A black border remains, but the old-fashioned plastic shroud has gone. As with a Volkswagen Golf, on-screen options change depending on the proximity of your hand.

The new set-up is much easier to use than the old one (the previous version being heavy on buttons and light on intuitiveness) and the manufacturer hasn’t sacrificed its distinctiveness. For example, the click-switch shortcut buttons below the touchscreen are retained.

Nor has Porsche lost its knack for charging extra for items that might otherwise be found as standard.

If you’d like Apple CarPlay or online functionality or even sat-nav, these are available as cost option ‘modules’ only.

On our test car, the addition of both Connect Plus (a smartphone internet interface) and the Navigation Module caused the bottom line to inflate by a slightly galling £1852.

Otherwise, this is essentially the same interior as before, which is no bad thing because the previous Cayman’s cabin provided our benchmark for two-seater excellence.

Our test car featured optional bucket seats (£2226), which are first rate, but the standard seats offer squab angle adjustment and a slightly enhanced level of comfort.

The driving position is highly commendable either way, managing to feel wonderfully low-slung without significantly diminishing visibility.

Placing the Cayman on the road is made easier by its compactness, but the car never seems unduly small inside.

Two adults sit close by design, yet never in claustrophobic proximity. There’s still plainly a shortage of storage space, although the familiar dashboard-mounted cupholder remains a neat solution.

Our test car’s optional GT sport steering wheel (£186) is both good-looking and ideally proportioned and, with the Sport Chrono Package selected (£1125), sprouts the drive mode dial introduced in the latest 911.

The selector’s placement has its advocates among Autocar testers, although none would argue that it’s as deeply satisfying to use as Ferrari’s Formula 1-mimicking manettino knob.

That said, it feels more substantial than it looks – a virtue of Porsche’s esteemed build quality, which remains outstanding even in this, its most affordable model.


345bhp Porsche 718 Cayman

Turbocharging has not suddenly made the car wheezy, slow, anonymous or unlikeable.

For anyone fearing a four-cylinder implant of total featurelessness, rest assured: the coupé has not succumbed.

The move to four horizontally opposed cylinders instead of six comes as part of a mid-life facelift that leaves many of the Cayman’s hard points unaltered

Objectively, it is in several ways better than what has gone before. Not least of these is the straight-line speed of the S model.

Our test car’s mix of a manual gearbox, a limiter on available revs for a standing start and the same slightly frail-feeling clutch we encountered on the Porsche 718 Boxster amounts to a car that you can’t launch away from the line particularly venomously.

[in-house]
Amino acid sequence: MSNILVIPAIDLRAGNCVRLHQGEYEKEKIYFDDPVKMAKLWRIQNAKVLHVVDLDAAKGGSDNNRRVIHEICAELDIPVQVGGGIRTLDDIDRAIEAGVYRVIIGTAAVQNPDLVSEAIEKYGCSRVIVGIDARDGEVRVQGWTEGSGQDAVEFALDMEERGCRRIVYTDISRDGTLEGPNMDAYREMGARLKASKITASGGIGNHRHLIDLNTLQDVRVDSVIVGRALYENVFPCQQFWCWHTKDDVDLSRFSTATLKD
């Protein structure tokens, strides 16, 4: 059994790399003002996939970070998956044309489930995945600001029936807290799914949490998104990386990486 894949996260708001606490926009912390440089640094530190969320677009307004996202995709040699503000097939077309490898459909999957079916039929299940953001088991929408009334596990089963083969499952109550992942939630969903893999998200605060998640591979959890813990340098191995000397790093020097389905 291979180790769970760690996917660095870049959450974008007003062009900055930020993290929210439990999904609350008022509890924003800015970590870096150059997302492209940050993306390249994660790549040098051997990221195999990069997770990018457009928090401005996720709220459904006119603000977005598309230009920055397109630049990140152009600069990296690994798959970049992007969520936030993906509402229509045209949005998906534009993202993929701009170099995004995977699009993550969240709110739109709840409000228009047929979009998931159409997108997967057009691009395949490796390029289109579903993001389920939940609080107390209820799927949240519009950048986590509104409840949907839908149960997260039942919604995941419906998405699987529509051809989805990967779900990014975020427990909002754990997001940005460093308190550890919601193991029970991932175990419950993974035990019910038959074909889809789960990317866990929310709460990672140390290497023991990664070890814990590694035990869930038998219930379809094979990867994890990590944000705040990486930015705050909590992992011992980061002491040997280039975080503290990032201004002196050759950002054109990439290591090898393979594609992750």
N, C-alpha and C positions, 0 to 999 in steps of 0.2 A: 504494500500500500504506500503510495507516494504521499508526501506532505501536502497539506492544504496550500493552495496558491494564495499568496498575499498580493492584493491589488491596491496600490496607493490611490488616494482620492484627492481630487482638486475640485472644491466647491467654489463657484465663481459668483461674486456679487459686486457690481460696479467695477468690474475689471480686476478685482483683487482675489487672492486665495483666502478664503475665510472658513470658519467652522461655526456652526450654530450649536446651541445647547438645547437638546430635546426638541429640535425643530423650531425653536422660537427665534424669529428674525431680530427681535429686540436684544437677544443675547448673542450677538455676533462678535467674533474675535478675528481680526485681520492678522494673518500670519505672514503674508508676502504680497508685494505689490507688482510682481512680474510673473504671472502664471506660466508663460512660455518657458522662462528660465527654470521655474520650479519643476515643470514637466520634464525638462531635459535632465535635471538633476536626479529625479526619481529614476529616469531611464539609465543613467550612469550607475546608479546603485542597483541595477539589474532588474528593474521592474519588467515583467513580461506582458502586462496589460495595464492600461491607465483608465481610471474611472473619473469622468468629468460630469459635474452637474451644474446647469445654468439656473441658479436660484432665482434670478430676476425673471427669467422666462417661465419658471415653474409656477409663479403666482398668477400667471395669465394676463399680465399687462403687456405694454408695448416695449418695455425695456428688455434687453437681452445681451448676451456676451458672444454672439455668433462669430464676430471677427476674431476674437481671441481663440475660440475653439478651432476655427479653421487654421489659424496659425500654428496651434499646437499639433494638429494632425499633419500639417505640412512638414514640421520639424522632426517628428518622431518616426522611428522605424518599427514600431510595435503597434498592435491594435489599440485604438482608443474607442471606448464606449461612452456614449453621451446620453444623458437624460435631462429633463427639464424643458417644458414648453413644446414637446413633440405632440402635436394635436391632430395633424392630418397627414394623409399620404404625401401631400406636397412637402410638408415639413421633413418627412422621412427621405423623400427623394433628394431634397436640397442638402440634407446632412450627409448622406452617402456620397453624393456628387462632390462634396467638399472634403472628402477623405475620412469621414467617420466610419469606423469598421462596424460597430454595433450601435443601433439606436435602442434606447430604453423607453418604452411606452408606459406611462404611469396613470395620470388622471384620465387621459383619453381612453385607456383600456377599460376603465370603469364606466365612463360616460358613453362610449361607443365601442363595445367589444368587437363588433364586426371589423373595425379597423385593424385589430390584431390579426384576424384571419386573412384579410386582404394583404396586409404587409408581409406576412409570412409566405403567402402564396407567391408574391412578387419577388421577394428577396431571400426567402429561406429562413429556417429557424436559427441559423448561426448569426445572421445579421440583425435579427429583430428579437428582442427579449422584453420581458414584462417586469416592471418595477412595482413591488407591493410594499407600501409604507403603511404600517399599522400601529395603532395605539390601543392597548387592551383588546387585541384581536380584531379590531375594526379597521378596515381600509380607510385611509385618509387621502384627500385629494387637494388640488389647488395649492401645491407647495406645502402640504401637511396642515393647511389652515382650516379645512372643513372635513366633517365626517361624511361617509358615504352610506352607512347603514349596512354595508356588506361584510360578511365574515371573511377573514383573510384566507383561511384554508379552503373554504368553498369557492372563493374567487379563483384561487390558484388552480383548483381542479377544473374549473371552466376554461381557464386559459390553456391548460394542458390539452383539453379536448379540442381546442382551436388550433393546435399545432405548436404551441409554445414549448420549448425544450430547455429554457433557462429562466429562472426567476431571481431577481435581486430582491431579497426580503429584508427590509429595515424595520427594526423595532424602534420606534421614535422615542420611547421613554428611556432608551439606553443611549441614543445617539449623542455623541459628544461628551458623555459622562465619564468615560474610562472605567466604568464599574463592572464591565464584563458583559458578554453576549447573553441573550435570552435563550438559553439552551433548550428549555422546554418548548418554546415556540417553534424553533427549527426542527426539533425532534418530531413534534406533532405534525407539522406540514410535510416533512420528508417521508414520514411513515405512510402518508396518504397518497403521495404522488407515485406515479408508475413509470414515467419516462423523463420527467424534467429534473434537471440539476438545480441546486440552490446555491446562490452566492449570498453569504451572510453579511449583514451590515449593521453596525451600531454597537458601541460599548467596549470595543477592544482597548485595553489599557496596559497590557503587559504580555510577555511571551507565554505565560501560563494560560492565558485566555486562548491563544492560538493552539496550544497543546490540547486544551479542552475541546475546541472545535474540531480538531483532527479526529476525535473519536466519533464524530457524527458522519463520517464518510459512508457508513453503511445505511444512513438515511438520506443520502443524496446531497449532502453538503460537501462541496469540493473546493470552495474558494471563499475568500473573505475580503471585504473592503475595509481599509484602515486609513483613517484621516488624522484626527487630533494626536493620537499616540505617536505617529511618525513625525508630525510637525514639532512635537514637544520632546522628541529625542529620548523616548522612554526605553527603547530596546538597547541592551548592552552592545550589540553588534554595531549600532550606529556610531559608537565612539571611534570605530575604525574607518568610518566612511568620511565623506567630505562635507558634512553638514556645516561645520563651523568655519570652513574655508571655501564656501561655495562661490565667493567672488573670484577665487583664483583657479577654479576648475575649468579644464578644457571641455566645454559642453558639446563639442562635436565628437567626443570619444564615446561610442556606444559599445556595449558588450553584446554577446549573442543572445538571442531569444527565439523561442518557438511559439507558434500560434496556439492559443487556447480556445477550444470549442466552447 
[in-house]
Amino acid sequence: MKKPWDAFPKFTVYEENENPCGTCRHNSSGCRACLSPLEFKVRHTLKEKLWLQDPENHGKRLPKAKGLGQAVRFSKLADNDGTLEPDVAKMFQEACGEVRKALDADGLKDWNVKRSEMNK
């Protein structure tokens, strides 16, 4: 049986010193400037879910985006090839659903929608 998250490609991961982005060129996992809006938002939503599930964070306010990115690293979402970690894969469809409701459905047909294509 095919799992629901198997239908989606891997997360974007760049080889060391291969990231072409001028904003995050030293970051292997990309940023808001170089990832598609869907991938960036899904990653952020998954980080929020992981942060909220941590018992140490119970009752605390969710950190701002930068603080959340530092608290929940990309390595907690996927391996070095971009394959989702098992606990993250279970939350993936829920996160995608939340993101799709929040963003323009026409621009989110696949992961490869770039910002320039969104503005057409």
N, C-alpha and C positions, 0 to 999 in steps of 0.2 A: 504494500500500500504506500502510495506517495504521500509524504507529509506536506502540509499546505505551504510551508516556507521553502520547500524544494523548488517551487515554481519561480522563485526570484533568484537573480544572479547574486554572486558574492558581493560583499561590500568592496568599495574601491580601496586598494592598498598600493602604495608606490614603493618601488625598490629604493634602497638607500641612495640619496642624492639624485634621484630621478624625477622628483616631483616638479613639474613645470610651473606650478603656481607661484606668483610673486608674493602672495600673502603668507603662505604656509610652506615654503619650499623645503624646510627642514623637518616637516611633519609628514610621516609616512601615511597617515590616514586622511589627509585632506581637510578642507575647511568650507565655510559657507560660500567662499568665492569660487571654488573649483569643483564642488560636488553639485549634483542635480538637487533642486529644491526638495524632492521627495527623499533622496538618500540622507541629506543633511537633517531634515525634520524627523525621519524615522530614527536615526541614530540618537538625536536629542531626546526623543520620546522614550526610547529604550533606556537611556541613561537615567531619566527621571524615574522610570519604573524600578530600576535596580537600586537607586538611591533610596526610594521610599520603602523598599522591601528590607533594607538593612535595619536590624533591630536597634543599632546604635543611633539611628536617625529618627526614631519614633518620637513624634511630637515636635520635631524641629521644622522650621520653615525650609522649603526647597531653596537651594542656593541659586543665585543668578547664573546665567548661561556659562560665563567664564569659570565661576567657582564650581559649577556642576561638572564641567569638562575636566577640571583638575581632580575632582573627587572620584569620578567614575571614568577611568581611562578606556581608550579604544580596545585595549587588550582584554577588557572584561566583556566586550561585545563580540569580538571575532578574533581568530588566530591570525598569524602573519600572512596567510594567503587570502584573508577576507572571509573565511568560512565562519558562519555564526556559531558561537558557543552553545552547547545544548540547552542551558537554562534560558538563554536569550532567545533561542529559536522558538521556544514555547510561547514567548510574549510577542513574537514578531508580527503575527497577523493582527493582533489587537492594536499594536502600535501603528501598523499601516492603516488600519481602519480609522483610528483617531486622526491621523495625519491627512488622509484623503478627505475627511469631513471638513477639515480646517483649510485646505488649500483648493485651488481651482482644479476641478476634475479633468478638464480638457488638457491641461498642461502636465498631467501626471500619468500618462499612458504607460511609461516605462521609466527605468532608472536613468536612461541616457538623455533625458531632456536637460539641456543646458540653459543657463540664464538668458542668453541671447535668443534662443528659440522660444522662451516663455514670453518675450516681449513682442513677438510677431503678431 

Even so, the coupé managed 60mph in 4.8sec when two-up. That’s short of Porsche’s claim, but just 0.2sec behind the 3.8-litre 380bhp run-out Cayman GT4.

More winsome still is the in-gear performance. The previous Cayman’s naturally aspirated indifference to an open throttle at middling revs has been eradicated. So much so that from 60mph to 80mph in sixth, the S proved 1.3sec quicker than the GT4, thanks to the much earlier arrival of the same 310lb ft of peak twist.

This makes the 718 by far the most amenable Cayman yet to drive on a motorway. More than that, though, it furnishes the car with a new-found thrusting eagerness in the lower ratios, making it a fantastically fast, ever-ready real-world prospect in the way the outgoing version was not.

But there are several things that Porsche cannot make its new flat four do. The first is entirely conceal its nature.

Make no mistake: the throttle response is basically top notch with anything more than 3000rpm on the clock, because from there on out, the progressive build-up of revs is splendidly unencumbered.

But there is still a flat spot below 2000rpm (where you’ll find yourself at, say, 30mph in fourth) in which the car will wait sulkily for its turbo to wind up. Beyond 6500rpm, there’s also a very subtle tapering of effort where once there was only the moreishness of six-pot shock and awe.

Which, of course, reveals the second thing the motor can’t do: noise.

Or rather the right kind of noise. Because in outright volume, the S produces a substantial amount of it (especially from the optional Sports exhaust).

Unfortunately, as we found with the Boxster, it is pitched as a gruff beating monotone and arrives at the ears more like a grown-up and very angry Toyota GT86 than a recognisable product of Porsche. It’s hard not to chalk up that lack of distinctiveness as a disappointment. 


Porsche 718 Cayman cornering

If anything, the bar here is set higher than even our expectations of the engine.

The Cayman’s perennial place in our affections is, after all, based more on the way the car gets round a corner than how it arrived there.

Braking in the 718 Cayman can be left outrageously late thanks to superb stoppers and general stability

Unexpectedly, it is the GT4 that offers the most meaningful comparison here, too, chiefly because it is in that direction – faster, grippier and ever more purposeful – that the car appears to have been taken.

Given the 718’s technical kinship (not least its adoption of 10in-wide rear wheels) and Porsche’s professed desire for greater lateral stability, perhaps that was inevitable.

It certainly means that a modicum of the previous car’s deft adjustable poise has been whittled away.

The Cayman’s stern hold on the road now feels almost at Porsche 911 levels. However, if the coupé needs to be driven that bit faster to access the chassis’ talent, then that’s probably appropriate because the 2.5-litre engine tends to have you pedalling faster than you might have been in the previous S.

Key yourself into all the available energy and the 718 harnesses it with real aplomb. The steering, probably sweeter with the addition of the lower-mass carbon-ceramic brakes, is a model for electric assistance.